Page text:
Four metre height restriction would damage trade between UK and Ireland, warn associations

A group of leading trade associations from the UK and Ireland have written to the European Parliament’s Transport Committee asking it not to damage highly efficient trade flows between the two countries by imposing unnecessary and unwelcome height restrictions on goods vehicles. The letter, alerting the Committee to the real threat posed to trade by a report which was presented to it today (5 November), received strong support from key members of the Transport Committee and from the European Commission.

The letter was signed by the Freight Transport Association, FTA Ireland, Road Haulage Association, British Irish Chamber of Commerce, Irish Exporters Association, Irish Road Haulage Association and the Irish Business and Employers Confederation, and expressed extreme concern about a suggested amendment in a report by Austrian MEP Jörg Leichtfried, which would prohibit all cross-border movements of vehicles exceeding four metres in height. Ireland has a national height limit of 4.65 metres and the UK imposes no national height restriction.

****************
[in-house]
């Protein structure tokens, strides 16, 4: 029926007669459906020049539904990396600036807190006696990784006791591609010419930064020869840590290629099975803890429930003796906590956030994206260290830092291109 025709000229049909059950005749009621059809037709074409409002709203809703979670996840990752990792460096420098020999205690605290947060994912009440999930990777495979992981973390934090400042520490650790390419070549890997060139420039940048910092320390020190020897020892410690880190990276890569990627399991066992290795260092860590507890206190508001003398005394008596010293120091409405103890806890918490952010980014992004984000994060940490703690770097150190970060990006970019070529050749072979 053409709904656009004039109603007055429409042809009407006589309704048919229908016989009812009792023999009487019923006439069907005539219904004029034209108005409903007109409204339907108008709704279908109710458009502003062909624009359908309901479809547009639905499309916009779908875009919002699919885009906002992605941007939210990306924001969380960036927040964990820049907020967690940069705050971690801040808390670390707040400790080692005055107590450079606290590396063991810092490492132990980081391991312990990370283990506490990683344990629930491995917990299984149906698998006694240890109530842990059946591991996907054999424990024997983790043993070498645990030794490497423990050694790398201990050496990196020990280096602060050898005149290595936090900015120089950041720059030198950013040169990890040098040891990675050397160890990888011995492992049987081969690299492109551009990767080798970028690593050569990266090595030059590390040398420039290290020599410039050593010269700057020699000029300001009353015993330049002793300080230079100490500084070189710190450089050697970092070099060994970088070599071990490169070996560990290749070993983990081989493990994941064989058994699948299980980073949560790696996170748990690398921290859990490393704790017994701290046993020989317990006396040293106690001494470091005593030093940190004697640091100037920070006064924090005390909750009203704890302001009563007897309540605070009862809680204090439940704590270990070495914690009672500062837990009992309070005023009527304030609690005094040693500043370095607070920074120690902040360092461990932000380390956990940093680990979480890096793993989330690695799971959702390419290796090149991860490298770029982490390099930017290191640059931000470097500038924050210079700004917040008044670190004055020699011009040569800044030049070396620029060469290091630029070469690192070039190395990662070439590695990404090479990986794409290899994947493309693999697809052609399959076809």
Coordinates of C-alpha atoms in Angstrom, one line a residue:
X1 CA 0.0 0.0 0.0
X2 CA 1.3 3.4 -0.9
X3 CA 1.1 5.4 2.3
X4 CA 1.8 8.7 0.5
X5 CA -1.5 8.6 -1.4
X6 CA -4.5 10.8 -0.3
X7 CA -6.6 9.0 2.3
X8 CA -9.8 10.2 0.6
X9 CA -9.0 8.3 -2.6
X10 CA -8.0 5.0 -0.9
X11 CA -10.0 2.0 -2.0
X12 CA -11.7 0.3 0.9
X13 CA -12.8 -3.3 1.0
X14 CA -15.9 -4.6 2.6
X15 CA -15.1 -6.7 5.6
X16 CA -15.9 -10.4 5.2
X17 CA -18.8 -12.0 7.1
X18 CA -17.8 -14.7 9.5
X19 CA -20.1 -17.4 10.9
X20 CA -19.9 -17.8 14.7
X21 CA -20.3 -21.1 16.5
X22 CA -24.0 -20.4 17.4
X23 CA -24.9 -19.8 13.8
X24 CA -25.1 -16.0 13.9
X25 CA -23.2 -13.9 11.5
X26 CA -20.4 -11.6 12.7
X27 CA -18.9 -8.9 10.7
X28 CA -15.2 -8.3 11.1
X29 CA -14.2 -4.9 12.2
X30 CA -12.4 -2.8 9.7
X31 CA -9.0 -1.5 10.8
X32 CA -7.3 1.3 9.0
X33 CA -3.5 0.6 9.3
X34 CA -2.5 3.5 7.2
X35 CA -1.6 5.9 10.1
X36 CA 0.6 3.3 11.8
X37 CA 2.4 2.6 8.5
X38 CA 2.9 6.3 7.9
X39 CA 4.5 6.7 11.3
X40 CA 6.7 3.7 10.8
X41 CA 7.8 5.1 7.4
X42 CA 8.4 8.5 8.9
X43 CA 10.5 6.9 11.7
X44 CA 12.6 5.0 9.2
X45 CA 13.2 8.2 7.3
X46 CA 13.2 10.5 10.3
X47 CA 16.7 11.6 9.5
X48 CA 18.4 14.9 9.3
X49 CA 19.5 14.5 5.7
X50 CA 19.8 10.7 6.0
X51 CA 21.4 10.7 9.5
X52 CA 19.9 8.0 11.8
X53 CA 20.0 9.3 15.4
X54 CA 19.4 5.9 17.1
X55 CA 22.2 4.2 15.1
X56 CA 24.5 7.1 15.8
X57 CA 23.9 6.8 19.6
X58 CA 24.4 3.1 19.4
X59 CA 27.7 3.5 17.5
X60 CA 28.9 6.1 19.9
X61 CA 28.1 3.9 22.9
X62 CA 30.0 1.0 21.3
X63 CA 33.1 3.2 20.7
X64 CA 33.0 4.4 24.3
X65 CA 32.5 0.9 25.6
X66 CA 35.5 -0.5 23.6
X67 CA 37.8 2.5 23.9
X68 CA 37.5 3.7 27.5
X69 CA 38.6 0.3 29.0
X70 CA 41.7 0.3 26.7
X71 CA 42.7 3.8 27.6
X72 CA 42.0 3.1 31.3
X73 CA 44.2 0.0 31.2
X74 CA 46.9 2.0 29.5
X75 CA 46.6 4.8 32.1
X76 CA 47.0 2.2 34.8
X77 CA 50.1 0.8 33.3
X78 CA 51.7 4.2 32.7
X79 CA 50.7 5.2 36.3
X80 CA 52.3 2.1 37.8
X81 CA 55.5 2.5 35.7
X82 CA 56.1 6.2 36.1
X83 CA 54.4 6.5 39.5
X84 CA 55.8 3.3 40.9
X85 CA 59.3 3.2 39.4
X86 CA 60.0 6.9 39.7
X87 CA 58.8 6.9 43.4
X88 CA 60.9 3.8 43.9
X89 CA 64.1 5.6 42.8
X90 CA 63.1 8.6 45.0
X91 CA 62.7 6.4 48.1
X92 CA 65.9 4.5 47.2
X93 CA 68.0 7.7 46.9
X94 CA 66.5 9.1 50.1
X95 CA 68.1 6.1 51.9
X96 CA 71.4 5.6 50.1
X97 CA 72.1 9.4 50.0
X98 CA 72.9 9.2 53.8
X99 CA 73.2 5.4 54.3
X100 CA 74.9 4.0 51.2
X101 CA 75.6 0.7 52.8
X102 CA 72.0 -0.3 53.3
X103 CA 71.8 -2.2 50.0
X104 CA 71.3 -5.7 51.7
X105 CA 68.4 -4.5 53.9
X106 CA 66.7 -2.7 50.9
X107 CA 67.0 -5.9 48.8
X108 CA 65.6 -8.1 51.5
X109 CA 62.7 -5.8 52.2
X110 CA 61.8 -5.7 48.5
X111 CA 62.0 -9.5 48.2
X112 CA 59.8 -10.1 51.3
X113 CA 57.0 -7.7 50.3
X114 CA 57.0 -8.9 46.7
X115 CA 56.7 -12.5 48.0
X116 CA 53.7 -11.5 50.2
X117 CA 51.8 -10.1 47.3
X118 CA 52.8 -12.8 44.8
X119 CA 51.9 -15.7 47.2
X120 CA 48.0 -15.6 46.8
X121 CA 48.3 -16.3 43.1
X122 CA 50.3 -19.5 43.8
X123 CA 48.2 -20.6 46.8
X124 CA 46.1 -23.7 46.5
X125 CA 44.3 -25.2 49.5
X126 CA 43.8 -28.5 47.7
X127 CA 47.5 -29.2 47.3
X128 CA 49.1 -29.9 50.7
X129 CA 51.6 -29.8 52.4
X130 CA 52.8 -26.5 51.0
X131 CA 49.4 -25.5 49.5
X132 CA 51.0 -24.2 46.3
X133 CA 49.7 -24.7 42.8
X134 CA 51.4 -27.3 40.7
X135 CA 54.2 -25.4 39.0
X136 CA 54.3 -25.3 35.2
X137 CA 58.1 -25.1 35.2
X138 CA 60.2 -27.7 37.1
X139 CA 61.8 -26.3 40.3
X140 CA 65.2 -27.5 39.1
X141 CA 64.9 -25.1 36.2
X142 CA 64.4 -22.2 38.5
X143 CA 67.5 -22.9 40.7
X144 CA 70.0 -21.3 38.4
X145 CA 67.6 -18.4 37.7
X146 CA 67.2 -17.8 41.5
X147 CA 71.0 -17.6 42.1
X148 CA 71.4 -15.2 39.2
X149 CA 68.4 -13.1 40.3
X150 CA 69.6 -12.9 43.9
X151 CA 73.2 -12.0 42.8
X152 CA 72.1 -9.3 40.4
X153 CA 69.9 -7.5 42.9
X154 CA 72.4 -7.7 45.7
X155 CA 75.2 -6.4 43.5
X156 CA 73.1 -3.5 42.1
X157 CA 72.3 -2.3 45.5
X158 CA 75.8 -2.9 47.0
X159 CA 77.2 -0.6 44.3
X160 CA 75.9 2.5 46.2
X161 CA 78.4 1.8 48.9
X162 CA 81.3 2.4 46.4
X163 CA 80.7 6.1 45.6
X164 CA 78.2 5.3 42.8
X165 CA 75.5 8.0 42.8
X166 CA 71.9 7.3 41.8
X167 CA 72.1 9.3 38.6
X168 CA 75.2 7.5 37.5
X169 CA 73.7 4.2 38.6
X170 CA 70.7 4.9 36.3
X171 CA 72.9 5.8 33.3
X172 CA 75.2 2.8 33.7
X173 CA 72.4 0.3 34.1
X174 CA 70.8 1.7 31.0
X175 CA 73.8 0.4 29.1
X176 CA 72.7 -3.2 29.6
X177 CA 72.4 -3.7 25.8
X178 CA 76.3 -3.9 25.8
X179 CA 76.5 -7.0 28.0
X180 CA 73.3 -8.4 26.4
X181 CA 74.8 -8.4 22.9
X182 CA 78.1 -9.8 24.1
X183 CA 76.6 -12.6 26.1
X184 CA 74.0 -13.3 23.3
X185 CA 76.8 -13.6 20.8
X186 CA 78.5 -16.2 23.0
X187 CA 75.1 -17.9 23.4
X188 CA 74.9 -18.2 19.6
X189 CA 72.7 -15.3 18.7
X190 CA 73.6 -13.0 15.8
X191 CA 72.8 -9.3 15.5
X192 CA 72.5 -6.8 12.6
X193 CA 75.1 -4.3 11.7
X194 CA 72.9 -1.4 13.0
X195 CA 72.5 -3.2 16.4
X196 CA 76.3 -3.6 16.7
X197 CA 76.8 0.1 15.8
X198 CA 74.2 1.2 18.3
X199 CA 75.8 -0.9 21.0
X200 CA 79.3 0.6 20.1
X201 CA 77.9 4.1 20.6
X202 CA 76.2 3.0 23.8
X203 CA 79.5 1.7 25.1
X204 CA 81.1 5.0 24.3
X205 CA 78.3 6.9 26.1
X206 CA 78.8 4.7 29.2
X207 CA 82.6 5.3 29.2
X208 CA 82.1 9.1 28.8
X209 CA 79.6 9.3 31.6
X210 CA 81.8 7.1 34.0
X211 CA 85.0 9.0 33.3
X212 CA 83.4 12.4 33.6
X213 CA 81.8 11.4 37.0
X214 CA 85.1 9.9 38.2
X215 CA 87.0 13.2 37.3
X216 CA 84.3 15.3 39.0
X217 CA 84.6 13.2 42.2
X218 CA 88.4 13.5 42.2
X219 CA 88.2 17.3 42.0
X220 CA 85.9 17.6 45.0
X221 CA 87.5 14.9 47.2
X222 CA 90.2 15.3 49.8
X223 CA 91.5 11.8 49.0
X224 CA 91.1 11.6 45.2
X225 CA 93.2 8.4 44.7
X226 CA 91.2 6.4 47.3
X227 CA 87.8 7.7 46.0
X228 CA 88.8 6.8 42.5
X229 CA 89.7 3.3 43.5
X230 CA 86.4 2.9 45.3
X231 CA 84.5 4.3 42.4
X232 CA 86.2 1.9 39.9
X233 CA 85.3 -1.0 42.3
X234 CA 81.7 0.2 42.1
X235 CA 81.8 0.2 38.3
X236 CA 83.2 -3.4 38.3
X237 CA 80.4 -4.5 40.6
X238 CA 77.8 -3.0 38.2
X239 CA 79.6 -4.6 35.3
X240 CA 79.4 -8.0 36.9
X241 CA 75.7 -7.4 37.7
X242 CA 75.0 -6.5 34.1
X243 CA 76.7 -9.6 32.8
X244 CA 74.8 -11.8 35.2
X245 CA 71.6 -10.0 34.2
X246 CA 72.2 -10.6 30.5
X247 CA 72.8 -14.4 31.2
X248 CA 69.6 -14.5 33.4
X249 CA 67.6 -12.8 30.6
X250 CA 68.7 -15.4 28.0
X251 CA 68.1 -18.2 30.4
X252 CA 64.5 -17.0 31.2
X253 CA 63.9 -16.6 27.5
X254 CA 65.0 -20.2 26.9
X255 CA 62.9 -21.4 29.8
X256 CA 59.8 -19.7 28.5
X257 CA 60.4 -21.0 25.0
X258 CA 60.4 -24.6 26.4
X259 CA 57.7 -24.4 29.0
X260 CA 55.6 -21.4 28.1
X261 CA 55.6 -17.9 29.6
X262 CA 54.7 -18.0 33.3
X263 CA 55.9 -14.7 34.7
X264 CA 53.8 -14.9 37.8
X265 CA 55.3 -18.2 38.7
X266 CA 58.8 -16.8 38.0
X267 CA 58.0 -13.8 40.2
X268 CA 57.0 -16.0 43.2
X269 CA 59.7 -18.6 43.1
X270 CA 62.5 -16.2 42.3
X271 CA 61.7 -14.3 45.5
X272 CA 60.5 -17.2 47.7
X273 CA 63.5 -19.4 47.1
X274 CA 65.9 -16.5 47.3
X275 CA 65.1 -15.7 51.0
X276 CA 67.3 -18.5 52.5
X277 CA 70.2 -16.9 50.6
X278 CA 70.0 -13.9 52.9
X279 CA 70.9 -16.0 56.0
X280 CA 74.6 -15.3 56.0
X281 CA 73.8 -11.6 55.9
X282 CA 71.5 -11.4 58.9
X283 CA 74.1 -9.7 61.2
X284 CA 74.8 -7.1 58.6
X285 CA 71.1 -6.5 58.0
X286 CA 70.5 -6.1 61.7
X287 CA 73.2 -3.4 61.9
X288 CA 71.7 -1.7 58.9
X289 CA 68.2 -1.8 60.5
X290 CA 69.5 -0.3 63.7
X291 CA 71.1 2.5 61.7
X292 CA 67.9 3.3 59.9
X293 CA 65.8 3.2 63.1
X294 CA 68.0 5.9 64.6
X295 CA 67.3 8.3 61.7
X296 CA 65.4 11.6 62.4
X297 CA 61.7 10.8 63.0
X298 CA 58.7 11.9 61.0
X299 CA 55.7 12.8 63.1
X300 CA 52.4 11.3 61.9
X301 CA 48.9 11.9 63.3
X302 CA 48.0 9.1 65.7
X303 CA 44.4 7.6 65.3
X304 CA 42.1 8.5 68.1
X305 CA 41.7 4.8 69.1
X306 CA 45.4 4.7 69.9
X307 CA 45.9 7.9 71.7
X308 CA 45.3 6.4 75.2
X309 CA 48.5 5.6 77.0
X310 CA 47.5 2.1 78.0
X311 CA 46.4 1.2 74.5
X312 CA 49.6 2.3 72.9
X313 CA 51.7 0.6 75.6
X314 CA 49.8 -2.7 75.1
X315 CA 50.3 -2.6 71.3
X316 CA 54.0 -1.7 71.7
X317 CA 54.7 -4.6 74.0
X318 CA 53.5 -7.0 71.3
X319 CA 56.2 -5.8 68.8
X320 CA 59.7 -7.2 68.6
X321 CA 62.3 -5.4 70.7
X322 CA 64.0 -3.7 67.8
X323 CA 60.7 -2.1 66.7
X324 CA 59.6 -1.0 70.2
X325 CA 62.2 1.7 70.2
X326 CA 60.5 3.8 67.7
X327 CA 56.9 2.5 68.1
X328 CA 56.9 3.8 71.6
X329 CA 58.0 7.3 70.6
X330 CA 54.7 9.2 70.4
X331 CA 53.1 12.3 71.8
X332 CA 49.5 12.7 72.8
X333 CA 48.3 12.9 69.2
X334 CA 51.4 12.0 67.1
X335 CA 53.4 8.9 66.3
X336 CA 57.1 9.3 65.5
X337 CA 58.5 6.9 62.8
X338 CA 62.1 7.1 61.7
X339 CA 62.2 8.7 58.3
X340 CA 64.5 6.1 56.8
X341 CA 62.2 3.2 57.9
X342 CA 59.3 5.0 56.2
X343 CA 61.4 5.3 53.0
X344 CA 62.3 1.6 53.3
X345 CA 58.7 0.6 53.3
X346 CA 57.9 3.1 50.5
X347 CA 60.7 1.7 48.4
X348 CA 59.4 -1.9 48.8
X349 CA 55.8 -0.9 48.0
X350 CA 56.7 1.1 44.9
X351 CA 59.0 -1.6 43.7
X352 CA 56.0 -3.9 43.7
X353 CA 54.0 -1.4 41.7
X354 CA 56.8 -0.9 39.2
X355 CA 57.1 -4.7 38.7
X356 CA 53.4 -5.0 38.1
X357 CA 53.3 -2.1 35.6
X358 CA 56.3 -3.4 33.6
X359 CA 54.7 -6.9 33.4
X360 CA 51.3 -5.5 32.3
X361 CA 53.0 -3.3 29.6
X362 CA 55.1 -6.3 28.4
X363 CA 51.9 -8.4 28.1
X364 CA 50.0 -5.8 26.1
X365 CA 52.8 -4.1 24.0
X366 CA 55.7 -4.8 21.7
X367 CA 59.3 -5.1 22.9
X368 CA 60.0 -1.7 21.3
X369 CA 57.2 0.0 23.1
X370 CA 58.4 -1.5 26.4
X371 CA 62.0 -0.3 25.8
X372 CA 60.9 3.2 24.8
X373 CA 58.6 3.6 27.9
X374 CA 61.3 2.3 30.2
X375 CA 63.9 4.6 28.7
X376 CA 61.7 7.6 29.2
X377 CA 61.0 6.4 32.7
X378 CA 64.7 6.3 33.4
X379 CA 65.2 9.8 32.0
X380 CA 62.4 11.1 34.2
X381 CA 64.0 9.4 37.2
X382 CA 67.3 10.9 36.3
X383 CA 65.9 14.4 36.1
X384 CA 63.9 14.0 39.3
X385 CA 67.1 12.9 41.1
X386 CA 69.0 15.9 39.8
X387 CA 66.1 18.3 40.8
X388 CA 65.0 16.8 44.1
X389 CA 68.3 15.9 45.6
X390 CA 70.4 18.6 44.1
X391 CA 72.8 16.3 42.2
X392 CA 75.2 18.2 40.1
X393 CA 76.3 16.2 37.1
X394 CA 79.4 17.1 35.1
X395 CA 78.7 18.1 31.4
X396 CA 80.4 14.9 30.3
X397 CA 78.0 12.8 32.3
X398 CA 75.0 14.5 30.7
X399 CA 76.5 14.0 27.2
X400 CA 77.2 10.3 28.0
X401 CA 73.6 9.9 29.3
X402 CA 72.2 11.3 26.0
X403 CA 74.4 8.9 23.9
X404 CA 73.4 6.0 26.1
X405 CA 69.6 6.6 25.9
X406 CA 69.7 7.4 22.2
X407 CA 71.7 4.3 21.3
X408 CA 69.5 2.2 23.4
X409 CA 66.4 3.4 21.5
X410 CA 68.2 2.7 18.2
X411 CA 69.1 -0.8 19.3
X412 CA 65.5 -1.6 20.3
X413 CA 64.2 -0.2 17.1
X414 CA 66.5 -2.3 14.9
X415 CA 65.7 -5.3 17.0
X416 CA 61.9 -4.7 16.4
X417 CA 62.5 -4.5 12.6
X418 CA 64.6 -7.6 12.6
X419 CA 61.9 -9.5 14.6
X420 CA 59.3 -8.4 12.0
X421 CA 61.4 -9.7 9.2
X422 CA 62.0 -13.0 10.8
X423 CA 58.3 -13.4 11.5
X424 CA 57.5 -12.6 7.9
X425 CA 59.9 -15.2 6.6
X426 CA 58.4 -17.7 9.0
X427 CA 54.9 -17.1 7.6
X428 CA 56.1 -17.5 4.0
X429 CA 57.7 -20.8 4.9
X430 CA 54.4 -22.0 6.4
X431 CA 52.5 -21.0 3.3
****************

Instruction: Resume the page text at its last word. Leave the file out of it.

Theo de Pencier, FTA’s Chief Executive, said: “We are extremely concerned about the adverse effect this would have on trade and the environment. One major UK retailer, with operations in the UK and Ireland, has estimated that a four metre height restriction would result in 3,000 extra trailer movements, adding 740,000 additional road miles and generating an extra one million kilogrammes of carbon dioxide per year.”

Whilst it is common practice in most EU Member States to impose a national height requirement of four metres, both the UK and Ireland apply a derogation as permitted under EU law and have never imposed such a requirement on their domestic operators. Using this flexibility, valuable trade flows have developed with vehicles that exceed the four metre limit – which are often known as ‘high cube trailers’.

It is estimated that up to 90 per cent of the Irish fleet would be affected by such a height restriction, with serious cost increases.

The letter appealed to the Transport Committee to accept the European Commission’s proposal to permit cross border movements of vehicles that exceed the maximum dimensions if they are already permitted in neighbouring member states.

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